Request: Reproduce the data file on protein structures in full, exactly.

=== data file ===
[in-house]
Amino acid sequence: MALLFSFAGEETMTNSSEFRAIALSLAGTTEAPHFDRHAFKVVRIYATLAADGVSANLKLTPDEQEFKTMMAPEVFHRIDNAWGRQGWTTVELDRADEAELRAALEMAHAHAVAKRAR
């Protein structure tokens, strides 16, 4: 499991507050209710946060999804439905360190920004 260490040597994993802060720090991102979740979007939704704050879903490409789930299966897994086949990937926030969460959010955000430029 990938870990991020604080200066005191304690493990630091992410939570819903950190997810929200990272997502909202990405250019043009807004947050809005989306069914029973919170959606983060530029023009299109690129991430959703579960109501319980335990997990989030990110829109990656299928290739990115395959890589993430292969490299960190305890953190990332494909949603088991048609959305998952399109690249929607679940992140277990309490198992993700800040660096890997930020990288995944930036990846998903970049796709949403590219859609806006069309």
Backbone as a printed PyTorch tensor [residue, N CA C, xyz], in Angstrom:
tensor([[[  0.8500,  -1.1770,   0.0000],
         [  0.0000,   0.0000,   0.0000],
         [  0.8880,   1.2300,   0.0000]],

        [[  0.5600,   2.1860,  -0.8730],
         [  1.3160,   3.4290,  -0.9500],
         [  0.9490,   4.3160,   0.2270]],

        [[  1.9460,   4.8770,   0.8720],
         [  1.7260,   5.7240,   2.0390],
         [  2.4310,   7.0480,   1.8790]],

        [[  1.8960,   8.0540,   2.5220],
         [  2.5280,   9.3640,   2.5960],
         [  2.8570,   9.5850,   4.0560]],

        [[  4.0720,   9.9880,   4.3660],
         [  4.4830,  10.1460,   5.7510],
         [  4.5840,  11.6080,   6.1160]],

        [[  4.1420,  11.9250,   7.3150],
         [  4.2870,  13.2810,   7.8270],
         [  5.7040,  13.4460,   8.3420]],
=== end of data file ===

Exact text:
[in-house]
Amino acid sequence: MALLFSFAGEETMTNSSEFRAIALSLAGTTEAPHFDRHAFKVVRIYATLAADGVSANLKLTPDEQEFKTMMAPEVFHRIDNAWGRQGWTTVELDRADEAELRAALEMAHAHAVAKRAR
């Protein structure tokens, strides 16, 4: 499991507050209710946060999804439905360190920004 260490040597994993802060720090991102979740979007939704704050879903490409789930299966897994086949990937926030969460959010955000430029 990938870990991020604080200066005191304690493990630091992410939570819903950190997810929200990272997502909202990405250019043009807004947050809005989306069914029973919170959606983060530029023009299109690129991430959703579960109501319980335990997990989030990110829109990656299928290739990115395959890589993430292969490299960190305890953190990332494909949603088991048609959305998952399109690249929607679940992140277990309490198992993700800040660096890997930020990288995944930036990846998903970049796709949403590219859609806006069309």
Backbone as a printed PyTorch tensor [residue, N CA C, xyz], in Angstrom:
tensor([[[  0.8500,  -1.1770,   0.0000],
         [  0.0000,   0.0000,   0.0000],
         [  0.8880,   1.2300,   0.0000]],

        [[  0.5600,   2.1860,  -0.8730],
         [  1.3160,   3.4290,  -0.9500],
         [  0.9490,   4.3160,   0.2270]],

        [[  1.9460,   4.8770,   0.8720],
         [  1.7260,   5.7240,   2.0390],
         [  2.4310,   7.0480,   1.8790]],

        [[  1.8960,   8.0540,   2.5220],
         [  2.5280,   9.3640,   2.5960],
         [  2.8570,   9.5850,   4.0560]],

        [[  4.0720,   9.9880,   4.3660],
         [  4.4830,  10.1460,   5.7510],
         [  4.5840,  11.6080,   6.1160]],

        [[  4.1420,  11.9250,   7.3150],
         [  4.2870,  13.2810,   7.8270],
         [  5.7040,  13.4460,   8.3420]],